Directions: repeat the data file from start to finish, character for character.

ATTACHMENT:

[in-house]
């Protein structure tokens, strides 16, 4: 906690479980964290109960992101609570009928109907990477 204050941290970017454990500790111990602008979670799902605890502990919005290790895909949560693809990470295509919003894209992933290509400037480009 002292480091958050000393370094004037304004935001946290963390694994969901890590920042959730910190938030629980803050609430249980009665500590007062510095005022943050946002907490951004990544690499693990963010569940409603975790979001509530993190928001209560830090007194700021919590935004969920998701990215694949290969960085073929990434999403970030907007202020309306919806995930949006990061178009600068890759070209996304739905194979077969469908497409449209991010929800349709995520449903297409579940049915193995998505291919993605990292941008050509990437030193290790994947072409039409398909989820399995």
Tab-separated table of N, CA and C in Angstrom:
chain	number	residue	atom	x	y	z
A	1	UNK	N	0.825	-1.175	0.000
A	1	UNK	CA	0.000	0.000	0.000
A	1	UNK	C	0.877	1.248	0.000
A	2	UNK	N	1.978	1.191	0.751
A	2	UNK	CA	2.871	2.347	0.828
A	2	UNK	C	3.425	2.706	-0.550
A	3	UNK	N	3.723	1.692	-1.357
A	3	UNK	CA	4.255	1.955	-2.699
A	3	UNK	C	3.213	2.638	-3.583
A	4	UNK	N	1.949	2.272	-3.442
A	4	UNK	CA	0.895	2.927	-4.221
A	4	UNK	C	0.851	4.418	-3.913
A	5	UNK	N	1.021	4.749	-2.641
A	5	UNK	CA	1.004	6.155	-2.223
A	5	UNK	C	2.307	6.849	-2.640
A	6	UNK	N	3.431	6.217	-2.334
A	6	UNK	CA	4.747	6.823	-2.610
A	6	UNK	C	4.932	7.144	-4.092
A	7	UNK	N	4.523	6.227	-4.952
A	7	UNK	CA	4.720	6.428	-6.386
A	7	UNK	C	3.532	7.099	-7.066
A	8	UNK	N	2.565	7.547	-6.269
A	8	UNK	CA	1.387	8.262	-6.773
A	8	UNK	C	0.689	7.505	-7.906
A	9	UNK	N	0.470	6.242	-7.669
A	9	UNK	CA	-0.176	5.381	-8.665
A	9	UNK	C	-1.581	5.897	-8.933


[in-house]
């Protein structure tokens, strides 16, 4: 906690479980964290109960992101609570009928109907990477 204050941290970017454990500790111990602008979670799902605890502990919005290790895909949560693809990470295509919003894209992933290509400037480009 002292480091958050000393370094004037304004935001946290963390694994969901890590920042959730910190938030629980803050609430249980009665500590007062510095005022943050946002907490951004990544690499693990963010569940409603975790979001509530993190928001209560830090007194700021919590935004969920998701990215694949290969960085073929990434999403970030907007202020309306919806995930949006990061178009600068890759070209996304739905194979077969469908497409449209991010929800349709995520449903297409579940049915193995998505291919993605990292941008050509990437030193290790994947072409039409398909989820399995």
Tab-separated table of N, CA and C in Angstrom:
chain	number	residue	atom	x	y	z
A	1	UNK	N	0.825	-1.175	0.000
A	1	UNK	CA	0.000	0.000	0.000
A	1	UNK	C	0.877	1.248	0.000
A	2	UNK	N	1.978	1.191	0.751
A	2	UNK	CA	2.871	2.347	0.828
A	2	UNK	C	3.425	2.706	-0.550
A	3	UNK	N	3.723	1.692	-1.357
A	3	UNK	CA	4.255	1.955	-2.699
A	3	UNK	C	3.213	2.638	-3.583
A	4	UNK	N	1.949	2.272	-3.442
A	4	UNK	CA	0.895	2.927	-4.221
A	4	UNK	C	0.851	4.418	-3.913
A	5	UNK	N	1.021	4.749	-2.641
A	5	UNK	CA	1.004	6.155	-2.223
A	5	UNK	C	2.307	6.849	-2.640
A	6	UNK	N	3.431	6.217	-2.334
A	6	UNK	CA	4.747	6.823	-2.610
A	6	UNK	C	4.932	7.144	-4.092
A	7	UNK	N	4.523	6.227	-4.952
A	7	UNK	CA	4.720	6.428	-6.386
A	7	UNK	C	3.532	7.099	-7.066
A	8	UNK	N	2.565	7.547	-6.269
A	8	UNK	CA	1.387	8.262	-6.773
A	8	UNK	C	0.689	7.505	-7.906
A	9	UNK	N	0.470	6.242	-7.669
A	9	UNK	CA	-0.176	5.381	-8.665
A	9	UNK	C	-1.581	5.897	-8.933